GSK scandal is the trigger to clean up Chinese drug market

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Other firms are now being investigated as well as GSK in an attempt to reform the Chinese pharma market

Investigations of corrupt practices at GlaxoSmithKline (GSK) in China are continuing. But analysts claim that the scandal is an attempt to remodel the Chinese drugs market, rather than a deliberate attack on international companies.

‘It is clear that the bribery investigations against GSK and other foreign pharmaceutical firms are aimed at cleaning up China’s notorious medical sector and controlling drug prices. The aim is to push forward the nation’s medical reform, rather than to attack multinational pharmas,’ says Hu Yinglian from the Chinese Academy of Governance in Beijing, who has been advising the China Food and Drug Administration (SDA, formerly SFDA) and the government’s other medical departments.

Since early July, when China’s police authorities detained four senior Chinese GSK executives on charges of corruption and bribery, the investigation has expanded. Dozens of staff at GSK and its service suppliers have been arrested, and other international pharmaceutical firms, including UCB of Belgium, have been investigated.

Leadership changes

On 25 July,  GSK appointed a new head of operations in China. Herve Gisserot, who was senior vice president for Europe, replaces Mark Reilly.  ‘From what we understand and have been told by the authorities, there are no allegations of wrongdoing against Mark (Reilly),’ a GSK spokesman told Reuters.

Following a meeting with the Chinese Ministry of Public Security, Abbas Hussain, GSK’s international president for Europe, Japan, emerging markets and Asia Pacific, said in a statement that certain senior GSK China executives appeared to have acted outside of the company’s processes and controls and broken Chinese law.

Liang Hong, former general manager for business development at GSK China, was one of the four detained GSK officials. During an interview on China’s official Central Television Station while in custody, he admitted that the company had widely bribed Chinese officials and doctors to promote its drug sales.

The company has reportedly overpaid Shanghai-based Linjiang International Travel Agency, whose heads were also arrested. Some unidentified travel agencies and consulting companies were also overpaid to allow them to withdraw ‘flexible’ money for bribery to circumvent GSK’s financial regulation. Chinese police said that the money funneled into these deals could be up to $500 million (£326 million).

‘While it is true GSK is involved in those scandals, this [using bribes to promote drugs] is an open secret in China,’ a Shanghai-based senior official of another major international pharmaceutical company tells Chemistry World. He asked not to be identified. ‘Why are those who took the bribes – the officials and doctors – not also being arrested?’ he adds.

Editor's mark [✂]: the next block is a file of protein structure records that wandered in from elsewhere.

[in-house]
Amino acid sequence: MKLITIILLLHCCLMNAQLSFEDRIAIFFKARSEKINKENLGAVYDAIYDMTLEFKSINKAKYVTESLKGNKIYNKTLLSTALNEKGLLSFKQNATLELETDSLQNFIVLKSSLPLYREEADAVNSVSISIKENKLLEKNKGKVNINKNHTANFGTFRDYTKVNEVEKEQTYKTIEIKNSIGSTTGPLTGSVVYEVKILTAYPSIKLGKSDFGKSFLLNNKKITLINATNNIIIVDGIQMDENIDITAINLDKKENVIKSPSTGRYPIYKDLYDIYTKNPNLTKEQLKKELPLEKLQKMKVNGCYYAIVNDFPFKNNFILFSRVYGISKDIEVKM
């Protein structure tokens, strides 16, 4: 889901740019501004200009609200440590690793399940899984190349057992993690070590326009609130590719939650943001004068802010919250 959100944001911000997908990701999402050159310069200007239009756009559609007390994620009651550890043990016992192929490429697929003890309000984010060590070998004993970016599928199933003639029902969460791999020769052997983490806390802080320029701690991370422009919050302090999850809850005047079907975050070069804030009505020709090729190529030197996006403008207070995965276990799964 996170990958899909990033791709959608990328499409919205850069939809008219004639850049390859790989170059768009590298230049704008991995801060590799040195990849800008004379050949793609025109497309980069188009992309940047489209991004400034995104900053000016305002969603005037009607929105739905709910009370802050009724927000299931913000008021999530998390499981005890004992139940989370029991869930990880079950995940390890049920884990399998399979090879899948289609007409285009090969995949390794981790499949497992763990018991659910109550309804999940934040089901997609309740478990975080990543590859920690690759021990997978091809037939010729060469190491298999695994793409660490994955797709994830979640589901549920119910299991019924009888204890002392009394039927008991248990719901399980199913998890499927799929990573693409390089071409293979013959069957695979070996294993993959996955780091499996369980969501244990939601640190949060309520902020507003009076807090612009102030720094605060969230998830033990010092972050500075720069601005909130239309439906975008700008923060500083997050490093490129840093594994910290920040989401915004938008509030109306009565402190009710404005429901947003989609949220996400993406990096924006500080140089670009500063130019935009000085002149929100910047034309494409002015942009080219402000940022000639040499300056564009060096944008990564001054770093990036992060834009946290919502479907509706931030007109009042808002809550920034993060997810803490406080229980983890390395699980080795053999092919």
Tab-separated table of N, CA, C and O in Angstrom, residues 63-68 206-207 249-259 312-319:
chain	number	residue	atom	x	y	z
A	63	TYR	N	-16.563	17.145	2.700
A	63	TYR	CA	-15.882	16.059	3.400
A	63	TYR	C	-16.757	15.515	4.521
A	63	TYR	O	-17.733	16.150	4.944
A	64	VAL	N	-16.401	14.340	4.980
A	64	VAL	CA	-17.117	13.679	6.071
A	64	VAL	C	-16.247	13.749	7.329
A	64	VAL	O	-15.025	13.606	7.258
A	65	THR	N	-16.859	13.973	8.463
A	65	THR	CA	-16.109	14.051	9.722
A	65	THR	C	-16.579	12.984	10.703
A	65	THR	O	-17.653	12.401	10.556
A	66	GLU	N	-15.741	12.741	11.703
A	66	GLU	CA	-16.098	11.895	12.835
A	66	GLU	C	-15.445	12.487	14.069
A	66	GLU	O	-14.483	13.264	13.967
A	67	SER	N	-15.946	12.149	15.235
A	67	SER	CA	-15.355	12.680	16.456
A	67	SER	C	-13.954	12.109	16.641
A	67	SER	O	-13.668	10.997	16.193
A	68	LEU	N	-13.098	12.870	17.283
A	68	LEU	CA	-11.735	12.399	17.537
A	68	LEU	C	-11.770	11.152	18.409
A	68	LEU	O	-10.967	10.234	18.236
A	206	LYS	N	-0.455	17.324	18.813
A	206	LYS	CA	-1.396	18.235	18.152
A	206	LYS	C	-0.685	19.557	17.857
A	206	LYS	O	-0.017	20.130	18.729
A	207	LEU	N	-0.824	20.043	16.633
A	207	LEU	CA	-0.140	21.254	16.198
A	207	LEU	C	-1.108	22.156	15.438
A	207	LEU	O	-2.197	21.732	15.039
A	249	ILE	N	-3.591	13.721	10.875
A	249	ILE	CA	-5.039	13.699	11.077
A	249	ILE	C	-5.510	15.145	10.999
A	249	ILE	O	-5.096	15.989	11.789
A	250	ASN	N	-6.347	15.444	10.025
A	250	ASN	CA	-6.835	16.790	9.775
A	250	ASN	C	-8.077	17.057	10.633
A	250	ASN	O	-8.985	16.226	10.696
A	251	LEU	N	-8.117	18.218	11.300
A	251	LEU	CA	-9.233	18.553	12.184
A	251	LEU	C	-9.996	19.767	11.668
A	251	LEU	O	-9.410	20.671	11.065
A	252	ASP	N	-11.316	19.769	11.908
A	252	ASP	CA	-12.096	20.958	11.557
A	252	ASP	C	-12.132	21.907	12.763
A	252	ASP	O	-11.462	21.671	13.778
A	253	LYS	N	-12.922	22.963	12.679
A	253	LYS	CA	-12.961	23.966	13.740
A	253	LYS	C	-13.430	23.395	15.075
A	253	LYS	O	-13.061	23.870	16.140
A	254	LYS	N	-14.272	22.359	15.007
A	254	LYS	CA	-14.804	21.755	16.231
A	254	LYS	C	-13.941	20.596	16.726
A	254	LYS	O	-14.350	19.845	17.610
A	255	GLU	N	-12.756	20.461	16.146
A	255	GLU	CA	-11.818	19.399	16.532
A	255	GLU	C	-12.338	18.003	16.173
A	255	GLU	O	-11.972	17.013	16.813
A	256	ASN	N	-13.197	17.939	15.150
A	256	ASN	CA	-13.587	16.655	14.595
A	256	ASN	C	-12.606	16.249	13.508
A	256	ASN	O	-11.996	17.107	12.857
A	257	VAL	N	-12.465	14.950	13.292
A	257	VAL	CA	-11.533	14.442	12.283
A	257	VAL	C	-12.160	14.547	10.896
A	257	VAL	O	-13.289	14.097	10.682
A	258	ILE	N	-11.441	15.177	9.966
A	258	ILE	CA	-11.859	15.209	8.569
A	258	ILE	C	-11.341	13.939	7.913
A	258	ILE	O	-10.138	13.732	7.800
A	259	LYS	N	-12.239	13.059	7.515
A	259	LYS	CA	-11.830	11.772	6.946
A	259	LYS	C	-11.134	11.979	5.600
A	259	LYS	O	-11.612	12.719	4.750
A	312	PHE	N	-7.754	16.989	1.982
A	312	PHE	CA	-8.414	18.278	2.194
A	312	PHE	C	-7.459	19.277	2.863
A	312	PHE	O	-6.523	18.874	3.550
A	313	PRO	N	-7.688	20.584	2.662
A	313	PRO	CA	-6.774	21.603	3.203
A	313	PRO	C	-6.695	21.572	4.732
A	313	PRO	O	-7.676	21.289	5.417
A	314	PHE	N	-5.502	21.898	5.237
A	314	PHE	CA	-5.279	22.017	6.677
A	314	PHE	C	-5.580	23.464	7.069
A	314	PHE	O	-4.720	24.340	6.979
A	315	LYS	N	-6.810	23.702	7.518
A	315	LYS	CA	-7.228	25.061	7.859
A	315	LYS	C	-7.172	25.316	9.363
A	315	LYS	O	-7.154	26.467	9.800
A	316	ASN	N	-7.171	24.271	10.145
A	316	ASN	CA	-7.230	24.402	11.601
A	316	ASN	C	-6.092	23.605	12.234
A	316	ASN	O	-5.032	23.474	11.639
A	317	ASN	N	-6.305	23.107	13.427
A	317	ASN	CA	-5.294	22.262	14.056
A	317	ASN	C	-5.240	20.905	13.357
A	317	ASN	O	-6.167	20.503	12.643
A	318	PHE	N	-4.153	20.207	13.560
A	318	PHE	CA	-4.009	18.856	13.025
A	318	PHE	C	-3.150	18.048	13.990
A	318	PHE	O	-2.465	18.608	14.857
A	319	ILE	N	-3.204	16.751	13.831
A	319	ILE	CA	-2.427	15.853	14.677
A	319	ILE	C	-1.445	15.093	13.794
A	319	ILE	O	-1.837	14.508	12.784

Political motivation

But Hu says that tackling international pharmaceutical firms could be a way for the Chinese leadership to start fighting medical corruption, lower drug prices and advance medical reform. 

The five years’ medical reform since 2008 has dramatically lowered drug prices in smaller hospitals. But major hospitals profit by selling drugs at higher prices, and corruption is still a major problem. ‘Most domestic pharmaceutical firms compete by lowering the prices of their generics, while foreign drugmakers mainly sell more expensive patented drugs, resulting in higher drug prices and larger bribes,’ Hu tells Chemistry World. ‘The strike (against GSK and possibly other international pharmas) is therefore more symbolic.’

Liang admitted that GSK China priced its brand antiviral drug Heptodin (lamivudine) at 140 yuan ($23) per package, to include a 20% profit margin and 20% of the price for convening academic meetings and accommodating doctors and officials, based on its production cost of 84 yuan (US$13.8)

But Zhang Fabao, a member of the China Pharmaceutical Technology Organization Expert Committee, says that, considering the high cost of developing novel drugs, GSK’s 20% profit margin is not high. Despite the scandal, the company remains respected for its high quality drug supplies in China.

A cleaner future

Following the scandal, GSK intends to adjust its business model. ‘Savings made as a result of proposed changes to our operational model will be passed on in the form of price reductions, ensuring our medicines are more affordable to Chinese patients,’ Hussain said in his statement.   

While it is hard to evaluate whether the operation has reached its desired policy goal, it will not scare international pharmaceutical firms away.  After all, China has the world’s fasted growing medical market, and a ‘cleaner’ market should be eventually welcomed by international firms, which have more competitive products, Hu says.